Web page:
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Green New Deal on Portland ballot would require sustainable building, affordable housing

The City of Portland (WGME){ }
The City of Portland (WGME)
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PORTLAND (WGME) -- With absentee voting set to get underway in the City of Portland next week, CBS 13 is taking a closer look at six referendum questions on the ballot, including Question C, which would enact a Green New Deal.

Portland ballot question would restrict short term rentals, raise fees

Supporters say it will directly impact climate change, while also adding more affordable housing in the city, but a newly-launched opposition group argues it's a bad deal for Portland.

"This is very much a working class Green New Deal," Kate Sykes of People's First Portland said. "We are gonna continue to build. Building’s not something that’s gonna stop. I mean, that’s what humans do, we build things."

If passed:

  • It would increase green building standards for all building projects that receive at least $50,000 in public funds.
  • Require 25 percent of units in new building developments of 10 units or more to be affordable.
  • Require the city to track its use of fossil fuels.

"Almost 40 percent of our emissions come from the building industry," Sykes said. "And so when we build, we should make sure we're looking at how that's impacting global climate change."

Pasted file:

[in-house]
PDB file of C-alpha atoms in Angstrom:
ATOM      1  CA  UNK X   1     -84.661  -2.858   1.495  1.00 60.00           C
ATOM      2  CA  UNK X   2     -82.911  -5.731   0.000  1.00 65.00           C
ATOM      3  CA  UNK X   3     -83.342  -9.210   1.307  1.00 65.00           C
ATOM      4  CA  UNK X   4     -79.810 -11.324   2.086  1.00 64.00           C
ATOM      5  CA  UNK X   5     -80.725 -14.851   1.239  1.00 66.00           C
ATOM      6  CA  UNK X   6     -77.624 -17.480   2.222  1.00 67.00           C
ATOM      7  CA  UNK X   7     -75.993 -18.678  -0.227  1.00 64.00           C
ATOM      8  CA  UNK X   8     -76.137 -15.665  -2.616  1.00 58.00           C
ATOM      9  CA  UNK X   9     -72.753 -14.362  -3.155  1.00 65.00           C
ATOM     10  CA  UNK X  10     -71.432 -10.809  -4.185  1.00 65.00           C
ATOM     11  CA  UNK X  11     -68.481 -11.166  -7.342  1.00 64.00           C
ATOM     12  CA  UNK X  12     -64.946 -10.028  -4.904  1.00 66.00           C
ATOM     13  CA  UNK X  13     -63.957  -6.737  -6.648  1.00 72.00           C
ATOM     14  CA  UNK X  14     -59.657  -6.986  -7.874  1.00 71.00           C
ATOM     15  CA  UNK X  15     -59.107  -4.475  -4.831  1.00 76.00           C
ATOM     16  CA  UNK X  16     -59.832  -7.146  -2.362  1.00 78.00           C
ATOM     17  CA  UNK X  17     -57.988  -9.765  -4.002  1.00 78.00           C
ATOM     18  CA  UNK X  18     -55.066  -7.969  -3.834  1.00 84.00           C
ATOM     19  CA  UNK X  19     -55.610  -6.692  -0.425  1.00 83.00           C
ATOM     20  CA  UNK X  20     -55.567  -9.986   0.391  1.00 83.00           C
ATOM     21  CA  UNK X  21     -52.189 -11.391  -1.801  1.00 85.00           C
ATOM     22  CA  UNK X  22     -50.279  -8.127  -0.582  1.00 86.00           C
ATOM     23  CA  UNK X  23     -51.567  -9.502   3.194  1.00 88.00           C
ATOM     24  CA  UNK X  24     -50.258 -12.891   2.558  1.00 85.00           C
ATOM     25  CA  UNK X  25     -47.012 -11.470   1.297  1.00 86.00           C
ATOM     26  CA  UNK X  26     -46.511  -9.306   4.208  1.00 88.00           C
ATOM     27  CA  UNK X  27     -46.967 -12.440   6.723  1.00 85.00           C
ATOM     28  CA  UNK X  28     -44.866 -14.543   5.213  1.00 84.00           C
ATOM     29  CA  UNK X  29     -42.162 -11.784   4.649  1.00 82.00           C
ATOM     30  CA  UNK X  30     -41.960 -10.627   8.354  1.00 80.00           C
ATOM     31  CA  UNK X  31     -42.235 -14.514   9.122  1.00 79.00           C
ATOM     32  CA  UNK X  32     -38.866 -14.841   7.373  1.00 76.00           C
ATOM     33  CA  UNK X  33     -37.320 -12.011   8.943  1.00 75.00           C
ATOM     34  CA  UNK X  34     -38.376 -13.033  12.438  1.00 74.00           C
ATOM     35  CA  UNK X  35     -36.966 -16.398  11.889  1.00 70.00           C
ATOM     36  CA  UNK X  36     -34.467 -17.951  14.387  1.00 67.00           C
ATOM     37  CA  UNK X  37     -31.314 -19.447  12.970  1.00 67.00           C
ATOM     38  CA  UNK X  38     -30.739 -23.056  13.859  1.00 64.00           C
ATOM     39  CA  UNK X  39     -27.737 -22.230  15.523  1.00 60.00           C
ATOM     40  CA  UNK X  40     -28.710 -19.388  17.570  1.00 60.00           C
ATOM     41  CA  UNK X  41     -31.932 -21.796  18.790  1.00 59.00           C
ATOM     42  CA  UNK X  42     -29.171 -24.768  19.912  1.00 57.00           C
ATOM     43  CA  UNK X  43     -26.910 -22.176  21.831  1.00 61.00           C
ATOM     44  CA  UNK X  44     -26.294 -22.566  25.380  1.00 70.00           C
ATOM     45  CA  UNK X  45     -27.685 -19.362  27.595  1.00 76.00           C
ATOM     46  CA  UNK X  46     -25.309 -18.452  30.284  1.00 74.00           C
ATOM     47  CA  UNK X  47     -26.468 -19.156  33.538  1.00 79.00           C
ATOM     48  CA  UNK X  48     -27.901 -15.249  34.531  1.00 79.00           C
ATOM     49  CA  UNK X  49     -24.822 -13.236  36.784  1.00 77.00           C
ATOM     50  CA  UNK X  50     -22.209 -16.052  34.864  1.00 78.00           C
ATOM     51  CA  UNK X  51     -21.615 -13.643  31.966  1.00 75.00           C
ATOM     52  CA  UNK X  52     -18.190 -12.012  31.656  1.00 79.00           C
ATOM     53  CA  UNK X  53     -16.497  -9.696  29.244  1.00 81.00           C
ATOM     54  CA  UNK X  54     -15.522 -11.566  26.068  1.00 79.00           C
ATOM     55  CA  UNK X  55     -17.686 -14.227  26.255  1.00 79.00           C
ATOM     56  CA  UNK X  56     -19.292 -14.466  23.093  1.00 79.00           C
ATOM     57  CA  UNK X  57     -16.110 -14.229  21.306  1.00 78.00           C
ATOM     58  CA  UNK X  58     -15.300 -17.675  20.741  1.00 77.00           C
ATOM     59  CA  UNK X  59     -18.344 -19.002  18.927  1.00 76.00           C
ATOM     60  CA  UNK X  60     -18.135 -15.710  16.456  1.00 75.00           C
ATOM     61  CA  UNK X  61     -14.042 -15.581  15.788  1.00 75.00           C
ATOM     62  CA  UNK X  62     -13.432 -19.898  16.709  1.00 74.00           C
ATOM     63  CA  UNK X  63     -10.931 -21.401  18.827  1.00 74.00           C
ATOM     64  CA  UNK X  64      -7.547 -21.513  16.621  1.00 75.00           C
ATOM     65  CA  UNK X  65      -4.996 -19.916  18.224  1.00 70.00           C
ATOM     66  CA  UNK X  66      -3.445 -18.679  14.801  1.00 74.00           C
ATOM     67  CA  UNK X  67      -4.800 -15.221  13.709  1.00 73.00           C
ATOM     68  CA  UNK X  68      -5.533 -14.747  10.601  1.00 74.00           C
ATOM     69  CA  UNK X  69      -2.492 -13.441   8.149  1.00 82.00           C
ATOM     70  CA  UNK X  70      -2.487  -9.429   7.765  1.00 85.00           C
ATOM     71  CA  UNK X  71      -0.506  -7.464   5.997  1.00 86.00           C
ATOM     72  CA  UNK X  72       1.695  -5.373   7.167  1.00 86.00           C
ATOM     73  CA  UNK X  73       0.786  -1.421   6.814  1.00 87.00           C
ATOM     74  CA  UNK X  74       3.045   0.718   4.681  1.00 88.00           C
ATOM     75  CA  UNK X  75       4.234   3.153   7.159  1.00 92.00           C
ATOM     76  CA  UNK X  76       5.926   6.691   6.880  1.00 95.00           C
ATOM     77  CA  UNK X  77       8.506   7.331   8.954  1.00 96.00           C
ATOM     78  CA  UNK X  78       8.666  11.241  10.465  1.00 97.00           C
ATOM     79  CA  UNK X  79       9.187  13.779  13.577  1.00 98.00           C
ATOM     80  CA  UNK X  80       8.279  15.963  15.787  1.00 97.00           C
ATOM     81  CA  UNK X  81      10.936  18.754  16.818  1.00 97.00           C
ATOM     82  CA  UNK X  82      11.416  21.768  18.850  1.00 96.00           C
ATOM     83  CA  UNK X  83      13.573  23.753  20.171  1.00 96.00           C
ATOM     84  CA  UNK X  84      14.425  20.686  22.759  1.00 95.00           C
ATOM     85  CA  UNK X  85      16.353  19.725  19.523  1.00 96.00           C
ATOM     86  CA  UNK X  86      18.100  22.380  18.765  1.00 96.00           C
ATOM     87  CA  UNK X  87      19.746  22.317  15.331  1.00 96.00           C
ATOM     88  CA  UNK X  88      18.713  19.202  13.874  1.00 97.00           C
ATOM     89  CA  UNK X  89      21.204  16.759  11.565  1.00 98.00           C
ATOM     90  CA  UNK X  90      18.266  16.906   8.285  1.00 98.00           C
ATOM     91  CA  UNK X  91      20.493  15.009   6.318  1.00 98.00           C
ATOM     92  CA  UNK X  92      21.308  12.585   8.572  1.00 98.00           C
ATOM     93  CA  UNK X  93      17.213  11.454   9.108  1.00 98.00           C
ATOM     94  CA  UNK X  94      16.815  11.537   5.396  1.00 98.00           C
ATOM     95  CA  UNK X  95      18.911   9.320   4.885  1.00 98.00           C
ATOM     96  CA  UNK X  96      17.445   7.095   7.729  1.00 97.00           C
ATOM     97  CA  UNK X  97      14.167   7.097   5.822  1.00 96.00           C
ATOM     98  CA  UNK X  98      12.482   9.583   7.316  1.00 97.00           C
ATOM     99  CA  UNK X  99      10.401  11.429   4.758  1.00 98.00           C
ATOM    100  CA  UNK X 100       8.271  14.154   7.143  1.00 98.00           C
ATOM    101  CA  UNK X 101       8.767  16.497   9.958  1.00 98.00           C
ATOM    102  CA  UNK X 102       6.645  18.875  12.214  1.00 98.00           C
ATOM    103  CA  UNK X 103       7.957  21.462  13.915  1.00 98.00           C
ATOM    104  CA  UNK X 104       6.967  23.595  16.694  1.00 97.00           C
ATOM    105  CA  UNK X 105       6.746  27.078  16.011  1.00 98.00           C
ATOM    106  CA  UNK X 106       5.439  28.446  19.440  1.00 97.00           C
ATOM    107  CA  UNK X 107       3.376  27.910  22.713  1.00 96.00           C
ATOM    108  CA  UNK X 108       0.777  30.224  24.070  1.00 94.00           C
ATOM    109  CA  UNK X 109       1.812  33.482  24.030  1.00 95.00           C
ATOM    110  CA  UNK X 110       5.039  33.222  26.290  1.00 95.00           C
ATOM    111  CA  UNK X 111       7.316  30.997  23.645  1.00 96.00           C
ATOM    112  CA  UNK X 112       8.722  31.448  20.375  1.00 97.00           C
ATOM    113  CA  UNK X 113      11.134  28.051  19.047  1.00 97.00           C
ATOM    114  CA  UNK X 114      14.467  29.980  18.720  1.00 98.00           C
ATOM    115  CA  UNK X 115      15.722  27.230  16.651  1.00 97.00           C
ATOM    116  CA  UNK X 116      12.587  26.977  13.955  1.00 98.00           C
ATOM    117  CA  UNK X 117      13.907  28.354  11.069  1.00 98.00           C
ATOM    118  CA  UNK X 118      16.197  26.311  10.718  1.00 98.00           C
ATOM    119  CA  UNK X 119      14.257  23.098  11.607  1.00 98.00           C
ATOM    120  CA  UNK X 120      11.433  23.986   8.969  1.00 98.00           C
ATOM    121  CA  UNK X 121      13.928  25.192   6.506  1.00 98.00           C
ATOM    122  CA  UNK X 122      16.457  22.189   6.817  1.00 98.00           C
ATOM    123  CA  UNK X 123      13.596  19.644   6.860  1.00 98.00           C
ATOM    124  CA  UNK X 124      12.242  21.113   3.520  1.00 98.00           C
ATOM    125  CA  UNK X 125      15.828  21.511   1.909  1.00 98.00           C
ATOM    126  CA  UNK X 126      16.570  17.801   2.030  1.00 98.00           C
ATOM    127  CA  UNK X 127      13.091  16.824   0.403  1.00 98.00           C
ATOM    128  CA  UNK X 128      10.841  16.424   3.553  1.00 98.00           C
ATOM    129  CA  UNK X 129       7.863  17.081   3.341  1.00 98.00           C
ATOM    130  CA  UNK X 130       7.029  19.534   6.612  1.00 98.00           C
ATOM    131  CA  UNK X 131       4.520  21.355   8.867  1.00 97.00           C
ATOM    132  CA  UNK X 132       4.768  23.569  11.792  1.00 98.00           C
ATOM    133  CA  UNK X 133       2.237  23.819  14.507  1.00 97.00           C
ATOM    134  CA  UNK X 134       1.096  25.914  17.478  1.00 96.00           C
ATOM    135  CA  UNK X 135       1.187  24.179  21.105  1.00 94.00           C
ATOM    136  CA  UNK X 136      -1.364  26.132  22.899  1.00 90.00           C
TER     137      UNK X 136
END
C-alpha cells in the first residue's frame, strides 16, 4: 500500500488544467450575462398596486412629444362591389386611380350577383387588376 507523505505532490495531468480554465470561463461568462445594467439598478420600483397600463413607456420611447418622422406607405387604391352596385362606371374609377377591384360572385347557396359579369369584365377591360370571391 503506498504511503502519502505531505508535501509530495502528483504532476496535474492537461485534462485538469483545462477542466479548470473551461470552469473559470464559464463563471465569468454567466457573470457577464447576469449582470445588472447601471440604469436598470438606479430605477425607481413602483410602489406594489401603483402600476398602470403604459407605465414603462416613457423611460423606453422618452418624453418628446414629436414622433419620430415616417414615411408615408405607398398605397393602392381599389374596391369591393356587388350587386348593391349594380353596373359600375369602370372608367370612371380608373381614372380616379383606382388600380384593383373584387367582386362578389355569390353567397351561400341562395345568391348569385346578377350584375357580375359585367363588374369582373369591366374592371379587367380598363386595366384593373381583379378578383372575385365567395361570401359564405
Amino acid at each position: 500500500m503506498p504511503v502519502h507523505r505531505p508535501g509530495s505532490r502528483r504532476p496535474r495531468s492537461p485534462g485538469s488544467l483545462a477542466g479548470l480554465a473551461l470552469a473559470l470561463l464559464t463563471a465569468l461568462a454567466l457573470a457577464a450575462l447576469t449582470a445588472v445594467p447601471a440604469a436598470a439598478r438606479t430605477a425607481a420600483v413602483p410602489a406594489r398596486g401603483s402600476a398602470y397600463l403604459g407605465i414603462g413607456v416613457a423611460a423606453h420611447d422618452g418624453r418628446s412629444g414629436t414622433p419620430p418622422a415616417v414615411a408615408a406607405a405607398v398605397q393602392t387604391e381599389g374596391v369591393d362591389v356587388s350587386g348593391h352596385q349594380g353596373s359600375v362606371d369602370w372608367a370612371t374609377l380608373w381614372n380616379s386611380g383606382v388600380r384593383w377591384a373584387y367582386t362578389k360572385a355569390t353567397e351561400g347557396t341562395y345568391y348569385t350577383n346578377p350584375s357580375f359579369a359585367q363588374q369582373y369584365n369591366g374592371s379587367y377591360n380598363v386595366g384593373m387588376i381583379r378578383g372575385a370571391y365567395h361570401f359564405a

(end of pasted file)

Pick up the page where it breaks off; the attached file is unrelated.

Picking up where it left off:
Building a Better Portland launched on Friday in opposition to Question C and two other referendum issues.

"We refer to a policy like this Green New Deal as, 'greenwashing,'" Building a Better Portland President and local developer Ethan Boxer-Macomber said.

The group says it may sound good, but won’t actually accomplish green goals. They said the policy would be cost prohibitive and hurt non-profits like Community Housing of Maine.

"I've read through this carefully," Cullen Ryan of Community Housing said. "Non-profits will not be able to qualify for the funding help that they need to build affordable housing in Portland."

Boxer-Macomber says 100 high-quality, sustainable units are already being built in the city each year.

"I'm very concerned that the Green New Deal in particular is gonna put the brakes on all that great progress we’re making, including upwards of 600 new units in the pipeline right now," Boxer-Macomber said.

If Question C passes, opponents say it would be in place for five years before the city council could make any changes.

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Click here to read Question C and the other ballot issues in full.

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